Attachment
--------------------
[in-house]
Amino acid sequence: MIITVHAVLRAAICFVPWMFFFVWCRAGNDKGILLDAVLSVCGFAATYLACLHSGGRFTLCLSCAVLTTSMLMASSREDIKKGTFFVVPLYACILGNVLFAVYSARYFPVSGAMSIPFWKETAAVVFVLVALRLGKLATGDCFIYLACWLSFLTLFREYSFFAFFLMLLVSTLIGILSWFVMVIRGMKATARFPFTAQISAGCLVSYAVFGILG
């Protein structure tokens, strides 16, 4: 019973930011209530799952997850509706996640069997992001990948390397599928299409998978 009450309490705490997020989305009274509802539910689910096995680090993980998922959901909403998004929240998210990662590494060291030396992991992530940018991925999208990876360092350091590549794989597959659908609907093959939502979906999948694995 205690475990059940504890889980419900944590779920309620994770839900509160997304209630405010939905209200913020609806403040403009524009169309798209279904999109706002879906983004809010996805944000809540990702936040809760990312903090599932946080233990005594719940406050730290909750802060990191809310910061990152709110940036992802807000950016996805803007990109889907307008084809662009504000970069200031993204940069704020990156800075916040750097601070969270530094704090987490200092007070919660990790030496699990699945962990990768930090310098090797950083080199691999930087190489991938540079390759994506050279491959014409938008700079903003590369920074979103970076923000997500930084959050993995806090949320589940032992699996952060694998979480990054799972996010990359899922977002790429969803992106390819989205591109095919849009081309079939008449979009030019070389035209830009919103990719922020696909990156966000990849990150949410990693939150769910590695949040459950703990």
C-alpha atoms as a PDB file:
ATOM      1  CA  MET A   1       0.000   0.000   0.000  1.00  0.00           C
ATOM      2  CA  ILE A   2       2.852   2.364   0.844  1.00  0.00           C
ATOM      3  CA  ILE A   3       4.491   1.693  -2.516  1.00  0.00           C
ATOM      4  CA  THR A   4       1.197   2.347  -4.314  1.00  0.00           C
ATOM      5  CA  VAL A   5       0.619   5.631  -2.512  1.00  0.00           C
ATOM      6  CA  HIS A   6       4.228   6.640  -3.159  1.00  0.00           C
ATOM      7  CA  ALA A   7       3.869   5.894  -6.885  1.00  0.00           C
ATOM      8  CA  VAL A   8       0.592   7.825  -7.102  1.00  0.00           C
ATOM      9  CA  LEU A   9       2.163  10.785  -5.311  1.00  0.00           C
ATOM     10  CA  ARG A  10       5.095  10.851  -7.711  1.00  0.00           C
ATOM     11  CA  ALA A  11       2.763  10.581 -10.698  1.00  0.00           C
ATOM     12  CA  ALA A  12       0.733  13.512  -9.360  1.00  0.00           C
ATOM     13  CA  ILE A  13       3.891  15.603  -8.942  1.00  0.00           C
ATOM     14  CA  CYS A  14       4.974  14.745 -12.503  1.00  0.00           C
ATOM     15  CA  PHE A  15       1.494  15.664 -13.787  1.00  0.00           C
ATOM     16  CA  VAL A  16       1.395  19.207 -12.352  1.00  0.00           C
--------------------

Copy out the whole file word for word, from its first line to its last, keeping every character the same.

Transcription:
[in-house]
Amino acid sequence: MIITVHAVLRAAICFVPWMFFFVWCRAGNDKGILLDAVLSVCGFAATYLACLHSGGRFTLCLSCAVLTTSMLMASSREDIKKGTFFVVPLYACILGNVLFAVYSARYFPVSGAMSIPFWKETAAVVFVLVALRLGKLATGDCFIYLACWLSFLTLFREYSFFAFFLMLLVSTLIGILSWFVMVIRGMKATARFPFTAQISAGCLVSYAVFGILG
């Protein structure tokens, strides 16, 4: 019973930011209530799952997850509706996640069997992001990948390397599928299409998978 009450309490705490997020989305009274509802539910689910096995680090993980998922959901909403998004929240998210990662590494060291030396992991992530940018991925999208990876360092350091590549794989597959659908609907093959939502979906999948694995 205690475990059940504890889980419900944590779920309620994770839900509160997304209630405010939905209200913020609806403040403009524009169309798209279904999109706002879906983004809010996805944000809540990702936040809760990312903090599932946080233990005594719940406050730290909750802060990191809310910061990152709110940036992802807000950016996805803007990109889907307008084809662009504000970069200031993204940069704020990156800075916040750097601070969270530094704090987490200092007070919660990790030496699990699945962990990768930090310098090797950083080199691999930087190489991938540079390759994506050279491959014409938008700079903003590369920074979103970076923000997500930084959050993995806090949320589940032992699996952060694998979480990054799972996010990359899922977002790429969803992106390819989205591109095919849009081309079939008449979009030019070389035209830009919103990719922020696909990156966000990849990150949410990693939150769910590695949040459950703990």
C-alpha atoms as a PDB file:
ATOM      1  CA  MET A   1       0.000   0.000   0.000  1.00  0.00           C
ATOM      2  CA  ILE A   2       2.852   2.364   0.844  1.00  0.00           C
ATOM      3  CA  ILE A   3       4.491   1.693  -2.516  1.00  0.00           C
ATOM      4  CA  THR A   4       1.197   2.347  -4.314  1.00  0.00           C
ATOM      5  CA  VAL A   5       0.619   5.631  -2.512  1.00  0.00           C
ATOM      6  CA  HIS A   6       4.228   6.640  -3.159  1.00  0.00           C
ATOM      7  CA  ALA A   7       3.869   5.894  -6.885  1.00  0.00           C
ATOM      8  CA  VAL A   8       0.592   7.825  -7.102  1.00  0.00           C
ATOM      9  CA  LEU A   9       2.163  10.785  -5.311  1.00  0.00           C
ATOM     10  CA  ARG A  10       5.095  10.851  -7.711  1.00  0.00           C
ATOM     11  CA  ALA A  11       2.763  10.581 -10.698  1.00  0.00           C
ATOM     12  CA  ALA A  12       0.733  13.512  -9.360  1.00  0.00           C
ATOM     13  CA  ILE A  13       3.891  15.603  -8.942  1.00  0.00           C
ATOM     14  CA  CYS A  14       4.974  14.745 -12.503  1.00  0.00           C
ATOM     15  CA  PHE A  15       1.494  15.664 -13.787  1.00  0.00           C
ATOM     16  CA  VAL A  16       1.395  19.207 -12.352  1.00  0.00           C